Saffron Pepper Soup

This soup recipe calls for couscous, however you can use quinoa instead to make it gluten-free.

You'll need...

1 tbsp olive oil
1 clove of garlic
3 red shepherd peppers
2 roma tomatoes (they're fleshier and have fewer seeds than field tomatoes)
1/2 carton of vegetable broth
salt and pepper to taste
the juice of half a lemon
one pinch of saffron
about 1 serving of cooked couscous

1. Sautee the garlic and olive oil until the oil starts to smell fragrant and the garlic is slightly brown.
2. Add the chopped up shepherd peppers and tomatoes, lemon juice, saffron, salt, and pepper, then reduce the heat to medium.
3. Pour in the broth and bring to a boil, then reduce to a simmer and let cook for 45 minutes on low heat with a lid on. Stir often.
4. Remove the lid and let simmer for 15 - 20 minutes until slightly reduced.
5. Ladle the soup into a blender and pulverize til smooth. You can strain out the seeds and skins using a fine strainer but personally I really like the texture so I leave mine au naturale.
6. Pour a ladle of soup into a serving bowl and scoop in some couscous for each diner.

Green Fiend

I'm a fiend for greens.

Yesterday my green-cravings were so intense that I just had to run out and buy as many interesting greens as I could find. The grocery store was closing and they were out of asparagus, the number one veggie I set out to buy. But it was for the best, because instead of throwing together a typical pasta dish I wound up assembling the beautiful soup pictured below.


Crispy pork tenderloin with spinach soup

What did I buy?
1 Bag of  Fresh Spinach
1 Bag of Radishes
20 Green Beans
1 Head of Endive
1 Lime
1 Green Finger Pepper
4 Medium-sized Yukon Gold Potatoes
1 Carton of Rice Dream (Original Enriched)
Pork Tenderloin (pack of 4 slices, not a whole tenderloin)
All of this came to $14 and made enough food to serve 3 people
*I had some fennel in my fridge which I used for adornment but it can easily be left out. I also used The Keg Steak Spice which I already had at home. You can use any steak spice you may have on hand.

How can you recreate this dish?
1. Cut the potatoes into big chunks and boil until fork tender. I like to peel the skins off after they've finished boiling. Once they're boiled drain the water and set aside. Some will be used for the soup and some will be fried.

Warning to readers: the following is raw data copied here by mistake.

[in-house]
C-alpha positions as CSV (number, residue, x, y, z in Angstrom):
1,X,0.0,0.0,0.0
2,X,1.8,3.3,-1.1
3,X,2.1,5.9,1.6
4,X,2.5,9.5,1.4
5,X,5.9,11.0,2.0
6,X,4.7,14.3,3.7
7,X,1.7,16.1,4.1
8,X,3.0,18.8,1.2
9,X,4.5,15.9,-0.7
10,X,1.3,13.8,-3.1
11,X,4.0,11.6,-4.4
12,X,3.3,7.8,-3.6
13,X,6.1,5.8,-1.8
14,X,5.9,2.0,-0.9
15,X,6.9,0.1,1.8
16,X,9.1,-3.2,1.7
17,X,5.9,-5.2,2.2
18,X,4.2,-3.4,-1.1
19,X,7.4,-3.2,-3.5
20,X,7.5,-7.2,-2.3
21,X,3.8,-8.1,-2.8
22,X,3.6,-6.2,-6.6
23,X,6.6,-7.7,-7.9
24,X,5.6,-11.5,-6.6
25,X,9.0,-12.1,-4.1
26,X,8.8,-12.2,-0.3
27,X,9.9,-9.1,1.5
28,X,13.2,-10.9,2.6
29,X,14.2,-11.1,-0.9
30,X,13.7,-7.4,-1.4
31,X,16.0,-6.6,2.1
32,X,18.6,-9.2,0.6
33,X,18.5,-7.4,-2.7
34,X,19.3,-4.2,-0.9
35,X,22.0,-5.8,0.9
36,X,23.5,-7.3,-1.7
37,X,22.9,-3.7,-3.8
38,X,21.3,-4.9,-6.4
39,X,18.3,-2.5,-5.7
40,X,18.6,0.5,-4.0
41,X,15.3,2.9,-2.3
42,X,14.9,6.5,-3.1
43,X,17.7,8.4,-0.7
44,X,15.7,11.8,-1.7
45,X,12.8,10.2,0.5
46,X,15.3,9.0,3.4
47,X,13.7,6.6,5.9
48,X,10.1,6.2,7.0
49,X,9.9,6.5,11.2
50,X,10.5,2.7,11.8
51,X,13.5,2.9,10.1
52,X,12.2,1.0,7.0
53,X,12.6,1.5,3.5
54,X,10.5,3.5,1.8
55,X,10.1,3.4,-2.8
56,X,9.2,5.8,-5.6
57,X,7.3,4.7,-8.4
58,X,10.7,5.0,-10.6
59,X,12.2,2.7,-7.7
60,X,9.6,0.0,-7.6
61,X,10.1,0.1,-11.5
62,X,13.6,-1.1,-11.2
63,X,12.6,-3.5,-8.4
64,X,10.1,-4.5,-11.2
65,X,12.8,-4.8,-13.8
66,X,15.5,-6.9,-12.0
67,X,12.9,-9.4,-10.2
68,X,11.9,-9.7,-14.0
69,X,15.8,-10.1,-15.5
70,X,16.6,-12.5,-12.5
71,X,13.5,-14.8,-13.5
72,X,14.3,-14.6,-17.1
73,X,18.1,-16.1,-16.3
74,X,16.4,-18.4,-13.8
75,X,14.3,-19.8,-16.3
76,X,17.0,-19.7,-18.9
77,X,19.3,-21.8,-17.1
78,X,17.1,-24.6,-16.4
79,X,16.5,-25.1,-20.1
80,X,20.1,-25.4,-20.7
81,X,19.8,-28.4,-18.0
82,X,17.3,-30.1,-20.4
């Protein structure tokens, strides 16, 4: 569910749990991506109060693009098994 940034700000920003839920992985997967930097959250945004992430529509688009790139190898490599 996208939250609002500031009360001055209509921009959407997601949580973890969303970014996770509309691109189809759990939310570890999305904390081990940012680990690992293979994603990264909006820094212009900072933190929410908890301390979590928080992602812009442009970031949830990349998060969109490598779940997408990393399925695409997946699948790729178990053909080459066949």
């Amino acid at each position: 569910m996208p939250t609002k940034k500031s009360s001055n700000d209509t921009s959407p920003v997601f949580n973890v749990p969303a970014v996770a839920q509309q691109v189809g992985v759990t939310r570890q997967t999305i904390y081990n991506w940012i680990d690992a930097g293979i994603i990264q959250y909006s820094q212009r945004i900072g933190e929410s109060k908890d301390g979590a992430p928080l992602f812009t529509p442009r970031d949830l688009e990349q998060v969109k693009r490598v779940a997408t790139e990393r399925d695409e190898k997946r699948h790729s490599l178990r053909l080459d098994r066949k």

2. In a nonstick pan heat up 2 tbsp of olive oil. Add the pork all at once and fry until crispy. Then remove and cut into chunks. Take about 3/4 of the potatoes and cut into chunks. Toss both the pork and the potatoes back into the still-hot pan and allow them to crisp up together. At this point I like to add steak spice to taste, but this can be substituted for salt and pepper.
3. While that's frying you can assemble the soup. I say 'assemble' because it's a raw soup so no heat is required. Thoroughly wash about 5 huge handfuls of spinach and toss into a blender. Add a good helping of salt, 2 tbsp olive oil, the remaining potatoes (peeled) and the juice of 1 lime. Add about 1 cup of Rice Dream. Make sure it's the original flavor and not vanilla. I like to use the calcium enriched one. Blend until smooth. You can play with the texture of the soup to suit your liking. If you want a thicker soup add more potato and spinach. To thin it out add more rice milk. If you prefer your soup hot it can easily be heated up in a sauce pan. Your call.
4. Now for assembly. Spoon some soup into a large bowl and then dole out a good helping of pork and potatoes in the centre. Garnish with chunks of green beans, diced finger peppers, slices of radishes, leaves of endive, and a squeeze of lime juice.
5. Watch your guests faces as they transition from hunger to amazement.

Roasted Sweet Yams

Yams are the more delicious cousin of the potato. I hate to say that (having Irish in my blood) but it's true. Sometimes a potato just doesn't cut it in the flavor department. And baking up these sweet yams is incredibly simple. Add an inexpensive and flavorful starch to your meal with this recipe.

1 yam per person
1 piece of aluminum foil per yam
1 tbsp of maple syrup per yam
salt and pepper to taste

1. Wash and scrub the yams.
2. Cut a slit in the top of each one to let the steam release while baking.
3. Wrap each yam in foil and place directly on the middle rack of a 350F oven. You can add a pan to the lower rack to catch any drips if it makes you more comfortable.
4. Leave them to bake for 2 hours
5. Remove from the oven after baking is complete and slice in half or in rounds. Drizzle with maple syrup, salt, and black pepper to taste. You can throw them back in the foil and bake for 15 minutes more if you want them to be seriously syrupy, or you can just drizzle and serve hot without re-baking.